For years after college, the routine was pat. A couple of good, semi-reliable connections whose only requirement was that you hang out for a bit as they pontificated on…whatever the fuck full-time weed dealers like to philosophize about on a given day. Sometimes sitting through those conversations felt interminable, yet the net result was leaving with some quality devil’s lettuce. By the late 90s and into the 2000s, finding highly potent, indoor-grown weed, minus the seeds and endless cleaning, wasn’t difficult. The one major sacrifice here is that you could only get what your dealer had in stock. Sometimes it was a super potent Kush, the kind that would leave you somnambulant on the couch for hours. Other times it was a sativa, bringing a heightened consciousness with the miserable side effect of a racing heartbeat and an all-consuming anxiety. This green crapshoot eventually led me to quit smoking pot altogether for several years, as the anxiety it was causing was no longer something I could handle.
Then, about 14 months ago, struggling with writer’s block on a personal book project and curious to give it another shot, a friend with a medical card brought me a couple of pre-rolls, an Indica and a hybrid. “This,” I thought, “is not what I remembered at all.”
There was no anxiety. There was no couch-lock. Just a pleasant, relaxing high, one that left me fully functional. The nagging anxiety that usually went with me everywhere like some sort of perverse security blanket was gone.
There’s a concurrent parallel here. Over the years of my life, having spent the majority of it here in Worcester, I’ve seen the city slowly decay into decades of stagnation and false starts. There were long stretches of time where, when someone asked where I lived, I’d mutter “Worcester,” almost embarrassed about living here. Yet over the last 5-7 years, Worcester has been undergoing an incredible renaissance. Artists priced out of Boston/Cambridge/Somerville started coming here for the cheap live/work spaces. Old factory buildings were converted into loft apartments and multi-use offices. Restaurants opened and flourished. The Hanover Theatre began the revitalization of downtown.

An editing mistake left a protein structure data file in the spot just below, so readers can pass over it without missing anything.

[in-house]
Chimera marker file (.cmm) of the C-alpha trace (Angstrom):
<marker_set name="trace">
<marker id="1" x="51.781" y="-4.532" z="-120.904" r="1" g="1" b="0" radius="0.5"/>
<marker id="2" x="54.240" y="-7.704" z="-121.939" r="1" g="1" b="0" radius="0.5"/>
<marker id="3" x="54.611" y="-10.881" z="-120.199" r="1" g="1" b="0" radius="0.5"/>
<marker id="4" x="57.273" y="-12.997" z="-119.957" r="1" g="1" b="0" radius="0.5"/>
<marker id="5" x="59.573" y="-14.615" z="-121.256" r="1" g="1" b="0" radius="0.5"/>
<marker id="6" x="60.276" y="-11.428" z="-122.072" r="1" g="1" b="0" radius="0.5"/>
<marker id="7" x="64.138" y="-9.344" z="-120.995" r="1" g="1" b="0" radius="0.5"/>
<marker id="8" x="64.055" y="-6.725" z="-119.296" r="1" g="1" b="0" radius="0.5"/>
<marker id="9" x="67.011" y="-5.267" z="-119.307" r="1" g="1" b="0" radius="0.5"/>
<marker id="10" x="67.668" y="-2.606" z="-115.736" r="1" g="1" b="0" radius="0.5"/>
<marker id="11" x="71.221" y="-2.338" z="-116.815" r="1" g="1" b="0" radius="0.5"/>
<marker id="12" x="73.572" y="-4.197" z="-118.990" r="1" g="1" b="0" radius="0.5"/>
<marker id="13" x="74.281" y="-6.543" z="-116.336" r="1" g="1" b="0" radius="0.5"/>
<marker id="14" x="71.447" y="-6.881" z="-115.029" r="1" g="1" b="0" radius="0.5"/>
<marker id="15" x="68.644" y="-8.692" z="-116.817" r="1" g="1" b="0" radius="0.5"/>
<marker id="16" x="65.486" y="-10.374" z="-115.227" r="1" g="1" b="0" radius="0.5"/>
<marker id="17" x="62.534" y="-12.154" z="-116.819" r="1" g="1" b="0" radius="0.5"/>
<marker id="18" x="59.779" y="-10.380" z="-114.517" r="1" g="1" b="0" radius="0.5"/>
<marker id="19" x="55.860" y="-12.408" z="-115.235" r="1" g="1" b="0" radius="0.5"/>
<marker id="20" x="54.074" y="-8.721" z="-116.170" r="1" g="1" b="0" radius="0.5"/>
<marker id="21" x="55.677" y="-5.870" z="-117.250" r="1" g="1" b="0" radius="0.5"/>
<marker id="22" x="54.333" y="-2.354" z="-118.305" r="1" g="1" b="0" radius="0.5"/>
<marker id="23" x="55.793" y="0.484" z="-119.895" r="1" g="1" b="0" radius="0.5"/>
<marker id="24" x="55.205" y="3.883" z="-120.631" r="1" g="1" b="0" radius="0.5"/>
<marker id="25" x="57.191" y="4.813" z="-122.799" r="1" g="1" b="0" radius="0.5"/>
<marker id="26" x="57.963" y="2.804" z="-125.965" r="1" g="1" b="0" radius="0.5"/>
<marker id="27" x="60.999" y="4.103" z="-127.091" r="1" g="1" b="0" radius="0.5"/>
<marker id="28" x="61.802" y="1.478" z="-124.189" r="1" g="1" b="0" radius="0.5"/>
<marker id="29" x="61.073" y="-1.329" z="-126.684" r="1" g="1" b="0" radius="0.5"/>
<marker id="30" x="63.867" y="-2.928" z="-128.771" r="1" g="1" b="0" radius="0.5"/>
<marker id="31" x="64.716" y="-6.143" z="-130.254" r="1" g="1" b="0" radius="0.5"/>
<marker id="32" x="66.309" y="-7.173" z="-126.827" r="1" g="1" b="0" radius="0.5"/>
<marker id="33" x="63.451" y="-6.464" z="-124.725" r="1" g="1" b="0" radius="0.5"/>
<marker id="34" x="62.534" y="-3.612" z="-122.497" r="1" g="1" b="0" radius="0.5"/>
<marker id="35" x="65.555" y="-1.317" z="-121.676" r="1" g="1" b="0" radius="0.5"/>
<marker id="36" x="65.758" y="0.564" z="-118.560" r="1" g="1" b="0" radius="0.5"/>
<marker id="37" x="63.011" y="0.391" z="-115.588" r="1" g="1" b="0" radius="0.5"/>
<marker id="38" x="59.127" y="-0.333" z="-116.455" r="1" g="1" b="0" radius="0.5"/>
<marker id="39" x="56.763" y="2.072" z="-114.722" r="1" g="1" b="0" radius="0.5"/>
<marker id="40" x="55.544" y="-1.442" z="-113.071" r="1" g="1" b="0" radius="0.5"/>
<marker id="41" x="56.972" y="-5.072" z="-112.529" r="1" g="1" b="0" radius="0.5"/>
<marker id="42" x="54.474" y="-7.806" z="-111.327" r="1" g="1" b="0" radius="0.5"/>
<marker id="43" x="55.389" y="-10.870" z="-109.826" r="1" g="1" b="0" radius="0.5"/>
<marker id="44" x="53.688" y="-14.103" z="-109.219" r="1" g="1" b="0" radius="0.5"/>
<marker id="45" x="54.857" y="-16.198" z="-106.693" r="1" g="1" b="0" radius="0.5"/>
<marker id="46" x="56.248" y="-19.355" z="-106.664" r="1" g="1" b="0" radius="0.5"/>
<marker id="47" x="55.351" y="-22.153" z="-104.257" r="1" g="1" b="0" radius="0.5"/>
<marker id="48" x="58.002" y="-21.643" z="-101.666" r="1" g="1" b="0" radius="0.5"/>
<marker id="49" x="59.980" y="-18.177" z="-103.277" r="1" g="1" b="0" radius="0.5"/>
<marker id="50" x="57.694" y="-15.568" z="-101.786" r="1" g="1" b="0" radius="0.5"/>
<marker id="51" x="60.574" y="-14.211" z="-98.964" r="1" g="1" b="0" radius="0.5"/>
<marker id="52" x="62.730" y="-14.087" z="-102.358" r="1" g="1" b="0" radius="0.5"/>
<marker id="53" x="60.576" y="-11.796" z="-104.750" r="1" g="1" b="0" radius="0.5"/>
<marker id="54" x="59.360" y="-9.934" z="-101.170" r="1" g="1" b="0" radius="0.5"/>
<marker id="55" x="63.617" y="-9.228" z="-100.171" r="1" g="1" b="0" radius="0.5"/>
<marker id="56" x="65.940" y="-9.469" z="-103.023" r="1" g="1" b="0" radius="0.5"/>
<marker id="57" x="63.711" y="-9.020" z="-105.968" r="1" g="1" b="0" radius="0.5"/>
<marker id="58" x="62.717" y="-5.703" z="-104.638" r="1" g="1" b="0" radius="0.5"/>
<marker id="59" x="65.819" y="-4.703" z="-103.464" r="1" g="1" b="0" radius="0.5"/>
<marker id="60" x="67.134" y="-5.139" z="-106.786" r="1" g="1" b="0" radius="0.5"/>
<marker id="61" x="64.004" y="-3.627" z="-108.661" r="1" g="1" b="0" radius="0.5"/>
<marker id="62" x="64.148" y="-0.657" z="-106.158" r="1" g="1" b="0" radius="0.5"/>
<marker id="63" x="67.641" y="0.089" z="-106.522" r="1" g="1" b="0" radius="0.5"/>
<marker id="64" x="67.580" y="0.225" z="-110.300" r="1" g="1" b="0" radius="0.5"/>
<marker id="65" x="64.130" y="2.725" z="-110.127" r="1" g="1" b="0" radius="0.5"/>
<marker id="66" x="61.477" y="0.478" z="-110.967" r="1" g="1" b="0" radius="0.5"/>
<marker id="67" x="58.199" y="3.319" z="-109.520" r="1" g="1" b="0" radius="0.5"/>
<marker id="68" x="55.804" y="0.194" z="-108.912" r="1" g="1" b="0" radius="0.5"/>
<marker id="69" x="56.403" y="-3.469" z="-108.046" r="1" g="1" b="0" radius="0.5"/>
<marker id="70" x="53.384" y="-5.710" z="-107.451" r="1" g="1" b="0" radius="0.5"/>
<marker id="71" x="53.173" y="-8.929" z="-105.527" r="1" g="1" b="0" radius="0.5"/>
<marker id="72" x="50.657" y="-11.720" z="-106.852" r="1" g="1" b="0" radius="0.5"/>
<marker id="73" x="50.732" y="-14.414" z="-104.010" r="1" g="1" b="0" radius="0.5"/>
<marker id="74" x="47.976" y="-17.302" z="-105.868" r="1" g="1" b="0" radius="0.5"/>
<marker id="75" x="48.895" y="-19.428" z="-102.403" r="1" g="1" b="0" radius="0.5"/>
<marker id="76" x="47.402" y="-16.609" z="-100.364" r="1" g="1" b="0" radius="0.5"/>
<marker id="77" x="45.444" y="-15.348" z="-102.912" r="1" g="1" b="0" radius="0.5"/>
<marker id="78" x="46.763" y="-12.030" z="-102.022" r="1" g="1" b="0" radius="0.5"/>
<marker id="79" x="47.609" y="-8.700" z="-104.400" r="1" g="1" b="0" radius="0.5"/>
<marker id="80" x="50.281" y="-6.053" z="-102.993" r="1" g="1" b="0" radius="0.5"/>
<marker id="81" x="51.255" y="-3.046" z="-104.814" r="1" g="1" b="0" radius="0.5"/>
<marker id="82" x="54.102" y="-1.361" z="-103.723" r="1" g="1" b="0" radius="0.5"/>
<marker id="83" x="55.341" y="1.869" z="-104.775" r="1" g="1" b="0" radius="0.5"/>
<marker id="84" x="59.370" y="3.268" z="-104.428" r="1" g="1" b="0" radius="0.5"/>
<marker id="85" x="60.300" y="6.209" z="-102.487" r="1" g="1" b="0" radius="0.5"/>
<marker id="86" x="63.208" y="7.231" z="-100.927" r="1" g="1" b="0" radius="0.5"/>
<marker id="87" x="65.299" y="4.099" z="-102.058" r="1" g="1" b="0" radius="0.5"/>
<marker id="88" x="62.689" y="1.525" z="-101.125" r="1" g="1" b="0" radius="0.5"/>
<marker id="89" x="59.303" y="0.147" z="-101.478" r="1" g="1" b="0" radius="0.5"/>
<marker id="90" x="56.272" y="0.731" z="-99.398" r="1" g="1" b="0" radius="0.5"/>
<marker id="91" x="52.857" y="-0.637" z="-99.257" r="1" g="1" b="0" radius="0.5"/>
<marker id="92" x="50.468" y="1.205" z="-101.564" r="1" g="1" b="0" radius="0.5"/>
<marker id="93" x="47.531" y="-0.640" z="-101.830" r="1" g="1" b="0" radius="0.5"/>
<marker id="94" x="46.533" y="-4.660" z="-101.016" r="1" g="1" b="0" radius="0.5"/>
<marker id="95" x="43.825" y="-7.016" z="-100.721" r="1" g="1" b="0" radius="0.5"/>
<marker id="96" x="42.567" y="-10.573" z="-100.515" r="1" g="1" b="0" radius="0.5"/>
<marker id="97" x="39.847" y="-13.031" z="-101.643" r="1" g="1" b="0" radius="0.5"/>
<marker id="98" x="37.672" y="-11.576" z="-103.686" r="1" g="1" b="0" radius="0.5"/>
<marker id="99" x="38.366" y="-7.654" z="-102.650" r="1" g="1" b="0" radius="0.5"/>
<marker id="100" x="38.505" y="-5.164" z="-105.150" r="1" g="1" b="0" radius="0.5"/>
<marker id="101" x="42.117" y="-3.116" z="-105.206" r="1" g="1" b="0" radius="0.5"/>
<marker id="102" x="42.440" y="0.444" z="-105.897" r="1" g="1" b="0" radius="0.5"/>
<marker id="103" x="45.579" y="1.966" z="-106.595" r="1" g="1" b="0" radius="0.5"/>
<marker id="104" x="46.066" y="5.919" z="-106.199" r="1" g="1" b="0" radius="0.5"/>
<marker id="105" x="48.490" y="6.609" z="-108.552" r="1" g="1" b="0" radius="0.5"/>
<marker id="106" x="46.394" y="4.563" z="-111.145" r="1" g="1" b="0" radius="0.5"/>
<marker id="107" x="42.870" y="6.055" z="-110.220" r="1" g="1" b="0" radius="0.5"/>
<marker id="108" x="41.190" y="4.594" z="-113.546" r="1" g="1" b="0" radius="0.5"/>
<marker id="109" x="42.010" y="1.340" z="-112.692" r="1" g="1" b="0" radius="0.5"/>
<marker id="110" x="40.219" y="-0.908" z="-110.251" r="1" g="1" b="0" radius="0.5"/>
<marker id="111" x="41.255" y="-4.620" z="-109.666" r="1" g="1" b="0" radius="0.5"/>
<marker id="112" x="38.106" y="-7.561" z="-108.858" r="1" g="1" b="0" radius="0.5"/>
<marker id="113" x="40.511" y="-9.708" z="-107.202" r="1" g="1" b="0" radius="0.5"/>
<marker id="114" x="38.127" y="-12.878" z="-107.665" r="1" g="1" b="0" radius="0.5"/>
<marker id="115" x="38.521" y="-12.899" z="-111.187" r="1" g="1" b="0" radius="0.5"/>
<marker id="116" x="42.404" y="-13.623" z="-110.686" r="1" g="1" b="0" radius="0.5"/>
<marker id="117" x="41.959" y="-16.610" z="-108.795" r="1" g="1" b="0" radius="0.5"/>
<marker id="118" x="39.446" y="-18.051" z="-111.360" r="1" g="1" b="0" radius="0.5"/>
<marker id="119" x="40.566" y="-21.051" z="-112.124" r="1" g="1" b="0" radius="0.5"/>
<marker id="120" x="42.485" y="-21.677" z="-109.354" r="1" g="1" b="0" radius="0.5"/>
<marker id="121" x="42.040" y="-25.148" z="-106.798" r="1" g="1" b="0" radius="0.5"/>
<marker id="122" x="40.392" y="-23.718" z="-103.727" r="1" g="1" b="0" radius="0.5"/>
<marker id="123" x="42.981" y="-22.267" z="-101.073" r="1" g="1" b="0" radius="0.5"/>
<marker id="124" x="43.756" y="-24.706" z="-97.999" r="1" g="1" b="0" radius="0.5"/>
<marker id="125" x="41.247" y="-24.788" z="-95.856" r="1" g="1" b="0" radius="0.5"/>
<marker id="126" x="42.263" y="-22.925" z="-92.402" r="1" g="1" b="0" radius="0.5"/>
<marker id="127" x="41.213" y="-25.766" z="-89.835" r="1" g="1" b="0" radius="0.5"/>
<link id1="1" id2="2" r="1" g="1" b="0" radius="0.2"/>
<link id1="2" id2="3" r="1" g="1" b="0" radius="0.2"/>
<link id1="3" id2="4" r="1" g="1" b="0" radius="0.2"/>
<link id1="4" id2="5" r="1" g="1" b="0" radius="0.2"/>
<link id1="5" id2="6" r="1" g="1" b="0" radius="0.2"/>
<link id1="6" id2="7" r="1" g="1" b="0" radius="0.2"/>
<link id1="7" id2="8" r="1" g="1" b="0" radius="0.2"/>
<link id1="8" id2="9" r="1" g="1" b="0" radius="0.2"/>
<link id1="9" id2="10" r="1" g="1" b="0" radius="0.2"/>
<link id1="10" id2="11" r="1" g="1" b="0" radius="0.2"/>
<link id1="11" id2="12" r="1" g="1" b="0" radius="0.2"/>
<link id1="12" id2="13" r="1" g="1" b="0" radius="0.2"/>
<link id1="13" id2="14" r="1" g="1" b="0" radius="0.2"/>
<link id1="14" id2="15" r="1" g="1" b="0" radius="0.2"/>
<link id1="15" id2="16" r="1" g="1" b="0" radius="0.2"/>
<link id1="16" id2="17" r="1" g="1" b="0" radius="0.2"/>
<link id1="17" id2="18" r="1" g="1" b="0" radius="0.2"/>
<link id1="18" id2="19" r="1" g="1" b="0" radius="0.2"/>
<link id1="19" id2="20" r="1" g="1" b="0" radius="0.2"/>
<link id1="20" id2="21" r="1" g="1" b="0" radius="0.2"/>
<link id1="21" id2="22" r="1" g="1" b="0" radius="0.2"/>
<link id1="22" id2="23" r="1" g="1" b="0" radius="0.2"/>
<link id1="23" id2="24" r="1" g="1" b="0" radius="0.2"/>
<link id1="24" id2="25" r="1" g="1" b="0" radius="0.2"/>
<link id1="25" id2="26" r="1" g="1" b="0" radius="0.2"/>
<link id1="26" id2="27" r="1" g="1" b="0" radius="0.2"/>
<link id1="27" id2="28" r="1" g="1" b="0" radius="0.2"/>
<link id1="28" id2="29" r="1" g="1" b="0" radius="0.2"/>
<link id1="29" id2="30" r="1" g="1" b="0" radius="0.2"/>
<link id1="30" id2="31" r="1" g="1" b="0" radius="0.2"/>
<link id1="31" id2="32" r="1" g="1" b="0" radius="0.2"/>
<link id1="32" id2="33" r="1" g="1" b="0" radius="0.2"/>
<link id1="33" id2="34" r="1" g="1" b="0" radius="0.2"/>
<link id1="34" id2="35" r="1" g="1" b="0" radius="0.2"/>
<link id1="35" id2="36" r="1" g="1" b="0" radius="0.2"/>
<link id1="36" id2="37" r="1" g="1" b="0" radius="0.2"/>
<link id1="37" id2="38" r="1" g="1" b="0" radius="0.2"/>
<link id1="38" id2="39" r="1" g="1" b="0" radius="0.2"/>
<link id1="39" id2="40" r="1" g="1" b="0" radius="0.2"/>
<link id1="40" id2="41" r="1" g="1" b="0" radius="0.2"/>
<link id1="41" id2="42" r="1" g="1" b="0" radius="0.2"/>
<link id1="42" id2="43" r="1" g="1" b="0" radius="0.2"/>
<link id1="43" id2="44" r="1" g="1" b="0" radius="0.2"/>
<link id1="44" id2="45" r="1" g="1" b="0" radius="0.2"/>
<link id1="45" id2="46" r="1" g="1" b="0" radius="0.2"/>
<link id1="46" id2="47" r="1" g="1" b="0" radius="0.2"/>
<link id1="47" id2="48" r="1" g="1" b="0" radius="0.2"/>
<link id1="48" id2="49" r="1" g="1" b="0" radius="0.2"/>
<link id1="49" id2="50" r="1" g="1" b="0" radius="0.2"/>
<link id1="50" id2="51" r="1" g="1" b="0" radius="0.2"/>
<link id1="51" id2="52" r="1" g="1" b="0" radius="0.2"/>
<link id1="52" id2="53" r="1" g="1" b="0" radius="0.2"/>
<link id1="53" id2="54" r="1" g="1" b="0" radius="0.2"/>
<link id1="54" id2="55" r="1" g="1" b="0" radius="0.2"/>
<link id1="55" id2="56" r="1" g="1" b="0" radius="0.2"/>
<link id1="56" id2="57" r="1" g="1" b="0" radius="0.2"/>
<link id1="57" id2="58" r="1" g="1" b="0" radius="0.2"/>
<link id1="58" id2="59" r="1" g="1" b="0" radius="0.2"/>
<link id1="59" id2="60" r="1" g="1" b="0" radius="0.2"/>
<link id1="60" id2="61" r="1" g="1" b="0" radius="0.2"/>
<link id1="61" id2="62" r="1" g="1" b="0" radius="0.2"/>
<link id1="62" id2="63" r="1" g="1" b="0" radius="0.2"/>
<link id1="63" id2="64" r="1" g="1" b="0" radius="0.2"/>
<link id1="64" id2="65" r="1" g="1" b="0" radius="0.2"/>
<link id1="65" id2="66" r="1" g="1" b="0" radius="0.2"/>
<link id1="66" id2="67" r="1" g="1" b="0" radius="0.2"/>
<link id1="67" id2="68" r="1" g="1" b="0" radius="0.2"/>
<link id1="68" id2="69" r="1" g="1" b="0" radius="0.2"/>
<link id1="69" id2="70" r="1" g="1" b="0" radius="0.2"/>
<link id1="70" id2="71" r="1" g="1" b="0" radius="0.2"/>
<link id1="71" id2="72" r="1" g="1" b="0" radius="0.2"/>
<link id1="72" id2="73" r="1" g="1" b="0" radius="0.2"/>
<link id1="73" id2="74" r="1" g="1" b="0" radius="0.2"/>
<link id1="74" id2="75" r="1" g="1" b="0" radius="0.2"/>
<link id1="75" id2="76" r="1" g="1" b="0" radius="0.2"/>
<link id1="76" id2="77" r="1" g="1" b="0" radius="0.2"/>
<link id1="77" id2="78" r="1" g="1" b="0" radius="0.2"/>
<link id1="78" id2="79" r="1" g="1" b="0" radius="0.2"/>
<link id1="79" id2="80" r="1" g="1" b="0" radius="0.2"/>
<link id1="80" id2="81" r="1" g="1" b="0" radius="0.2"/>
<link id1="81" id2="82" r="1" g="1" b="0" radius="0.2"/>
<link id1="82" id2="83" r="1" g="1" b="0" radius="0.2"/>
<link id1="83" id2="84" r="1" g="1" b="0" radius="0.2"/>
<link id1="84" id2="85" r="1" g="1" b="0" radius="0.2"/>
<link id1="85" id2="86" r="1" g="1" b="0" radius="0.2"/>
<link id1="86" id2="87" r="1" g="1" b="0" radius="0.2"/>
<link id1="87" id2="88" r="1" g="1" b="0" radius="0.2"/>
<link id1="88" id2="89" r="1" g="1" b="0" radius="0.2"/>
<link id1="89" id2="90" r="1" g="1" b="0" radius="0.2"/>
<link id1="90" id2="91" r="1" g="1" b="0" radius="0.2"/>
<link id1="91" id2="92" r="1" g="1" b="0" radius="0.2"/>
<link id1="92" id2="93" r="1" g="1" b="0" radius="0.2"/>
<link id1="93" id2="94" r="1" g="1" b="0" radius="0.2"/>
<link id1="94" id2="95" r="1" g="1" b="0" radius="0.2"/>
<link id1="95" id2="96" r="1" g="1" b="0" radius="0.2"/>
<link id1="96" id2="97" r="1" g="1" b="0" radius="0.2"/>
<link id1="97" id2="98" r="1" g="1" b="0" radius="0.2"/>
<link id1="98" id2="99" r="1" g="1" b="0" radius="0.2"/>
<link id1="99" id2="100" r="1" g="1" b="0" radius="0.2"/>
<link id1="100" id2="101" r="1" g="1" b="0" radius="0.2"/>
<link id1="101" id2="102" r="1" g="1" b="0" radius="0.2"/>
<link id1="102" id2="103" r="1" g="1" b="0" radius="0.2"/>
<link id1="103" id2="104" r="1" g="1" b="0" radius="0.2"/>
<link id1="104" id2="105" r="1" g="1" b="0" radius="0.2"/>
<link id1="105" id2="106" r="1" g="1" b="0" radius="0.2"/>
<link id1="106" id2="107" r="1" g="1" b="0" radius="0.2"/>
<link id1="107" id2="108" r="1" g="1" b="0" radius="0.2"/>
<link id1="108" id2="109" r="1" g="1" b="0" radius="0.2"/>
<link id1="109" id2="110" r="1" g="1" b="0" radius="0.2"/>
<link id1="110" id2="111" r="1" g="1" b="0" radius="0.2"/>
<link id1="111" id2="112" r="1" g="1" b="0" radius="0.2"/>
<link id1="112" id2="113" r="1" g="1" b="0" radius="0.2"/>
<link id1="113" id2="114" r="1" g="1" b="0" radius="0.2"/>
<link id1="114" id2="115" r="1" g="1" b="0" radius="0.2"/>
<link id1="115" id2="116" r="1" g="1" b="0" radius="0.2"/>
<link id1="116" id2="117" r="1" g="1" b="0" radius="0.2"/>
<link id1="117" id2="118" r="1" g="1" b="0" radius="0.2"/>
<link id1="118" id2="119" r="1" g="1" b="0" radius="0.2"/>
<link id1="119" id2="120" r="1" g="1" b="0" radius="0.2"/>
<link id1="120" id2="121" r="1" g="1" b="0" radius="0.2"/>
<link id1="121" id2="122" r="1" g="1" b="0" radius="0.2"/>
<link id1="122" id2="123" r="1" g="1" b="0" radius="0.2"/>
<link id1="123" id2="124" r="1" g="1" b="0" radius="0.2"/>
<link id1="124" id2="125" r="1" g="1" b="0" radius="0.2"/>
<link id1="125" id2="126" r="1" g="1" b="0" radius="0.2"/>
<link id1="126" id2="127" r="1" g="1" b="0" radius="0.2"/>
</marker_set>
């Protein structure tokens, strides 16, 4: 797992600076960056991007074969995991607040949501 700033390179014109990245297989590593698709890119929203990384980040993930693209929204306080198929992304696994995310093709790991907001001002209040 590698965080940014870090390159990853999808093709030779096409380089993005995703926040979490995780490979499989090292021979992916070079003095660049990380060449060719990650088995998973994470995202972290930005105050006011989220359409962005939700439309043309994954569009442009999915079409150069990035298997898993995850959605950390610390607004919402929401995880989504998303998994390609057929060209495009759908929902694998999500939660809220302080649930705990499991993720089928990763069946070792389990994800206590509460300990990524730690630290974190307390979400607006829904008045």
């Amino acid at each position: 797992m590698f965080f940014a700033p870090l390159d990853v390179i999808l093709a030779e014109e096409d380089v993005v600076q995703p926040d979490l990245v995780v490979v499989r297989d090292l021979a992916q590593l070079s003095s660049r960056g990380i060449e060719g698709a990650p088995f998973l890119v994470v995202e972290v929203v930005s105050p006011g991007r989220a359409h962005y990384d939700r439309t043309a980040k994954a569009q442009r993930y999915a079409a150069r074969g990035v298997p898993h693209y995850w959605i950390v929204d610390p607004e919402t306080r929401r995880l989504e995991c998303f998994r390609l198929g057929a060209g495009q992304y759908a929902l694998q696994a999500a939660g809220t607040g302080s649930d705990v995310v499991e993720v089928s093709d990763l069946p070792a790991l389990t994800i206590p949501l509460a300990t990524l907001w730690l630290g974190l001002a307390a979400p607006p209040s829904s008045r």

Now, there’s a fresh energy across the city. Downtown is being rebuilt into a destination for young adults and empty nesters. The Canal District is vibrant, with restaurants and Crompton Collective and the Worcester Food Hall opening any minute. Polar Park opens in 2021 with the Worcester Red Sox. Housing prices are going up. Worcester has become desirable again to outsiders. As an OG, it’s kind of cool to know how far we’ve come and share it with new residents.
And, of course, there are the dispensaries! The first time I went to a dispensary, I found myself looking over my shoulder, the notion that I was doing something illicit still embedded in my brain. “How can this be happening?” I thought. Weed is legal in my lifetime. It’s amazing! Moreover, the knowledge of the budtenders is invaluable. Sure, the names of various strains border on the ridiculous (Cashmere? Durban Poison? Cornbread?), but the ability to get precisely what you’re seeking, in a comfortable atmosphere, is incredible. I really don’t like getting stoned. Telling a budtender that Sativa spikes my anxiety like mad, and that what I really want is something relaxing, yet not overpowering, just something to help my mind unwind while maintaining my faculties, is no different than telling a waiter you don’t like Brussels Sprouts and prefer the carrots.
Welcome to the weed future. It’s here in Worcester. Welcome to the renaissance.
Written by David Ginsburg